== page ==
The growing availability of digital data and computational power enables the training of deep neural networks useful for real-world applications.
Deep neural networks are typically composed of multiple convolutional layers used to efficiently extract information from high-dimensional inputs, pooling layers to reduce dimensions, and fully connected layers to aggregate neuron activations into output values.
Neural networks learn to approximate a function by forward propagating the input layer by layer, calculating a loss comparing the current output to the ground truth, and then updating the network’s weights and biases through backpropagation.
Deep architectures are selected based on the nature of the input and desired output data to perform tasks such as classification, detection, semantic segmentation, and temporal recognition.
Deep-learning strategies to guarantee the security of sensitive medical data, train networks using less supervision, increase model explainability, and deliver real-time predictions in the operating room are being developed to generate value in surgery.
Instead of trying to produce a programme to simulate the adult mind, why not rather try to produce one which simulates the child’s? If this were then subjected to an appropriate course of education one would obtain the adult brain.
Alan Turing, 1950, “Computing Machinery and Intelligence”
The question of whether machines could be capable of thinking and learning like humans has always allured mankind. As briefly discussed in Chapter 1, ancient mythology dating back more than 2500 years ago already made references to modern concepts such as self-moving objects, robots, and what we now refer to as artificial intelligence (AI). The recent surge in deep learning is contributing to turning these antic fantasies into today’s reality. Deep-learning breakthroughs in fields ranging from image and speech recognition to game playing have been widely covered by the press, generating enthusiasm in the general public as well as among businesses and funding agencies. Replicating biologic neurons on silica chips is by no means a novel idea; however, the incredible amount of digital data we now ubiquitously generate—together with the growing availability and decreasing cost of computational power—makes training deep neural networks practical. Furthermore, open source programming frameworks have lowered the barrier to entry, allowing quick prototyping for real-world applications.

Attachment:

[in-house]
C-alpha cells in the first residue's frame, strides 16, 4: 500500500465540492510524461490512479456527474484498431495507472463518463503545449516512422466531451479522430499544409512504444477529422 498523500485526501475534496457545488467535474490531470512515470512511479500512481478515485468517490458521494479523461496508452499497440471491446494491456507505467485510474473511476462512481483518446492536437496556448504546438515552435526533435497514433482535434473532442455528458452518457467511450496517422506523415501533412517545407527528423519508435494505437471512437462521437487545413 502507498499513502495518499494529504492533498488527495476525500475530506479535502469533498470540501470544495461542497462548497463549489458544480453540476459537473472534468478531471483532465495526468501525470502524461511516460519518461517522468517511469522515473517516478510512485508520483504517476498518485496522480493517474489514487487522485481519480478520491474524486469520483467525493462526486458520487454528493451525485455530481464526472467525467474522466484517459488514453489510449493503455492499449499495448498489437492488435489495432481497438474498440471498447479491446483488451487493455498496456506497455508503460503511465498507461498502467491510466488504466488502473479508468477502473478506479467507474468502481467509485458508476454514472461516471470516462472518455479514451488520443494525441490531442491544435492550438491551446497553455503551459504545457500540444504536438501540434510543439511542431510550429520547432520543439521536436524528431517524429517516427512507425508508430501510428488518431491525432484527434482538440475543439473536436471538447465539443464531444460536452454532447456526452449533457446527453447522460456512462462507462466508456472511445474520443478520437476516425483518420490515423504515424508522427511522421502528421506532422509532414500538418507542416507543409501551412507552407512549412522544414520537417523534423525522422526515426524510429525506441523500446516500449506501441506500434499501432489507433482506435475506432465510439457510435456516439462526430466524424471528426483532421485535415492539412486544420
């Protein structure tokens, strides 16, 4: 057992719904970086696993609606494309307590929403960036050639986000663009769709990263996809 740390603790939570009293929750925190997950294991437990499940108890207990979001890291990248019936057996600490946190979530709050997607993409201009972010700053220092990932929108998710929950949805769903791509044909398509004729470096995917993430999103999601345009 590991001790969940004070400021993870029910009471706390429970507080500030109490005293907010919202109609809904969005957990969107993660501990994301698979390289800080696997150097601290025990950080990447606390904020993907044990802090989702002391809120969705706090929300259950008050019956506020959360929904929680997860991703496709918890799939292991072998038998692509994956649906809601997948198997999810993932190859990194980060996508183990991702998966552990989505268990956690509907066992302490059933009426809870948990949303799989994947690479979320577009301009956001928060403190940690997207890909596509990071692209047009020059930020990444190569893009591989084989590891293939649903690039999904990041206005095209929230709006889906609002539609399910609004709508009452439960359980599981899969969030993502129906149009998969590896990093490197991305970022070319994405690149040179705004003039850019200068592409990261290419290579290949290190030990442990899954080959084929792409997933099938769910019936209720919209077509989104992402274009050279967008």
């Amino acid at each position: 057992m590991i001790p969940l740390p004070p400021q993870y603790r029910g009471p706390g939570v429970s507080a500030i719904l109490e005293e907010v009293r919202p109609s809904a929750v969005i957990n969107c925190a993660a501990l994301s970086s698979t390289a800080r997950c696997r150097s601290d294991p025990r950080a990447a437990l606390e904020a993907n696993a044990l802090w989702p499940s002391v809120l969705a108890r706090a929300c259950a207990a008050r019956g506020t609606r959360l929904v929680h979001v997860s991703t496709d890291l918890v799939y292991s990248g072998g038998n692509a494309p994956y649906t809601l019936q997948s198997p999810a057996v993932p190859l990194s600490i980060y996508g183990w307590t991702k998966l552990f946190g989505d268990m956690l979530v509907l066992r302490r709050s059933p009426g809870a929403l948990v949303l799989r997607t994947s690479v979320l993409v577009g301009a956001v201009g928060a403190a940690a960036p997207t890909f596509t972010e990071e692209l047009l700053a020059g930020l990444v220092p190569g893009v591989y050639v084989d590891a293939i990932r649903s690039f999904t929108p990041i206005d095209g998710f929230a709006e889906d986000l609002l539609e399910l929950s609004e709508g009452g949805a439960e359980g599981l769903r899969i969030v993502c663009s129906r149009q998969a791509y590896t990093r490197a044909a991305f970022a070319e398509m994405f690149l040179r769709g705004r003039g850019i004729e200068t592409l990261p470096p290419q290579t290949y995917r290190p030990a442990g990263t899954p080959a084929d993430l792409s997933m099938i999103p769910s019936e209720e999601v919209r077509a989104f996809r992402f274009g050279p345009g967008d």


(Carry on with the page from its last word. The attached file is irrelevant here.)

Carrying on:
Deep-learning models are already in use for applications such as automatic recommendations of media content and smart assistants in our homes and self-driving cars. Health care is a very active field of research for AI given its social and economic relevance. In this sector, surgery is a particularly interesting and challenging subfield because it is a high-stakes discipline where multiple people interact, make quick decisions based on a large amount of sparse information, and act to alter a patient’s anatomy. Despite clear opportunities and widespread hype, deep learning has yet to impact surgical patients. Thus, it is the ideal moment for surgeons to understand the intuitions behind neural networks, become familiar with deep-learning concepts and tasks, grasp ...